Open-source group issues Microsoft patch

An open-source software development group posted a file on its Web site last week it claims will patch a recently disclosed security hole in Microsoft's Internet Explorer (IE) Web browser that allows online scam artists to fake Web page addresses.

The decision by to publish the IE patch is just the latest example of third parties preempting Microsoft with fixes for security holes in the company's products. But one security expert warns that installing the unauthorized patch could introduce more problems than it solves and advises Microsoft customers to wait for an official fix from the Redmond, Washington, company.

The file, called IEpatch.exe, appeared on Monday on, a public open source and free software development Web site. IDG News Service e-mailed requests seeking comment to representatives from, which is registered to an individual named Ori Rejwan in Tel Aviv, Israel, but they were not immediately answered. Microsoft declined to comment on the patch Friday.

The patch is said to fix a vulnerability that surfaced Dec. 9 and allows attackers to use special characters in a URL (uniform resource locator) to display a domain name of their choice in the Internet Explorer address and status bars, which Internet users rely on to tell them which Web site they are visiting.

The new security hole was first publicized in a message posted to online discussion groups that focus on computer security. A demonstration of the uses of the vulnerability was also provided by the message's author at, which showed how a suspicious Web address such as "" could be displayed as "" in the IE address field, making users think they were viewing Microsoft's Web site.

The vulnerability could be exploited by those who run "phishing" Web sites, which mimic legitimate sites to capture personal account information. With the new vulnerability, phishing site operators could also use the actual address to disguise their sites, adding to the ruse, security experts warn.

The source code for the IE patch was posted along with the patch, but no information was provided on how the patch fixes Internet Explorer or changes the program's configuration to prevent the URL spoofing vulnerability from being used.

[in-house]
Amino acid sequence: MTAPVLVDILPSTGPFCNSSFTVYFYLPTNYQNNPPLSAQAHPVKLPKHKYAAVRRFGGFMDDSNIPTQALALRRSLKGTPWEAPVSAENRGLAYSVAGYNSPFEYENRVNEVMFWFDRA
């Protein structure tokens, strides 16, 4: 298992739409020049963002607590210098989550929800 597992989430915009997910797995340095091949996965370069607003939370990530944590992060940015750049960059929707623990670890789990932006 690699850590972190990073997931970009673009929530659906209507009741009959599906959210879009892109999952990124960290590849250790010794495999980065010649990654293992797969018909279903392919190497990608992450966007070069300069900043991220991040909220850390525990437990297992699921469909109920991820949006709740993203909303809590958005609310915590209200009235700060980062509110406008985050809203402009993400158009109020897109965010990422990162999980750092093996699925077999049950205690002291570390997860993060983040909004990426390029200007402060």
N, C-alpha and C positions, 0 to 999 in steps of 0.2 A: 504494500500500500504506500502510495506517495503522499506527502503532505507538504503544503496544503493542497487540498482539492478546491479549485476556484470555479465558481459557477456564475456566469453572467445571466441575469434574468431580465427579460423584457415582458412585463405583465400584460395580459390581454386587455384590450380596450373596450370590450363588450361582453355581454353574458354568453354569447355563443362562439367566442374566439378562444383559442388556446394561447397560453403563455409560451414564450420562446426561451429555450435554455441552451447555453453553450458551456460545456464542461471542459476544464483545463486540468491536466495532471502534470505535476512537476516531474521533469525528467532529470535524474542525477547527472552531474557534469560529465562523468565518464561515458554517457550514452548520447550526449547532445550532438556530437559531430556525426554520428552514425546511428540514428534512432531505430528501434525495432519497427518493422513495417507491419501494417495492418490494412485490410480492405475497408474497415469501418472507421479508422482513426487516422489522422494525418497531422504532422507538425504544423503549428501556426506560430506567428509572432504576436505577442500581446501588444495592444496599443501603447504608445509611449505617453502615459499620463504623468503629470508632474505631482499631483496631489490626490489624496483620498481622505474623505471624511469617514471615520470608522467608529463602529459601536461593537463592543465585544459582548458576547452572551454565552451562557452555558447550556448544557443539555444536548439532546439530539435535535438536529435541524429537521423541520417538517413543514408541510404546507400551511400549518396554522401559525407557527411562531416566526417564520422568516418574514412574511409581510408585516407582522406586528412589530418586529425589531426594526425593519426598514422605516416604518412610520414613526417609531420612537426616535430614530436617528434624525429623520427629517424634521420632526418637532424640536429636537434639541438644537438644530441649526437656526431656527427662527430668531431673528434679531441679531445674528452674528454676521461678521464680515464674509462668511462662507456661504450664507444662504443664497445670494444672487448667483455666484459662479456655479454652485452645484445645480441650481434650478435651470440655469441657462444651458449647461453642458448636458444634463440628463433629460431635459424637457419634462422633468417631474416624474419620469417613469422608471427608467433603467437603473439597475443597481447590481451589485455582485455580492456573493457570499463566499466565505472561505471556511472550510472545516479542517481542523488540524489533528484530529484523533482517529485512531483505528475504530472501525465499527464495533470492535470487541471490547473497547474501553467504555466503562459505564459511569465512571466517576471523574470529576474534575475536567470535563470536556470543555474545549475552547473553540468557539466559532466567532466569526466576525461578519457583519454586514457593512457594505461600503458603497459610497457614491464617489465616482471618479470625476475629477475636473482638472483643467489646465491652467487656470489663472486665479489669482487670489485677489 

In addition, a review of the patch from the German online technology review publication, Heise Zeitschriften Verlag, which appeared on the Web site, claims the patch is poorly written and contains its own buffer overflow vulnerability, which could enable an attacker to take control of the machine that installs the patch. (

IE users are better off waiting for Microsoft to issue an official patch for the URL problem than installing the fix, said Richard Smith, an independent security consultant in Boston.

While the vulnerability could make it possible for phishing sites to appear even more authentic, most victims of such sites are already fooled by similar Web page graphics and Web addresses that approximate the site they are spoofing, and don't scrutinize the address, he said.

However, the patch may not have been tested across a broad range of Windows machines, as Microsoft patches are, Smith warned. The decision by Openwares is another example of a third party stepping in to fix a problem when Microsoft is slow to do so, he said.

America Online Inc. took a similar step when it unilaterally disabled the Windows Messenger Service on its customers' machines in October. That service contained a critical security flaw and was being exploited by spammers to display pop-up advertisements on Windows desktops.

Security company PivX Solutions LLC also released a program recently called Qwik-Fix that disables Windows configuration settings and features that are not used, but that pose a security risk. (

Microsoft has begun to take similar configuration steps. The company announced a number of configuration changes in Windows XP Service Pack 2, including disabling Windows Messenger Service and turning on the built in firewall that ships with Windows XP.

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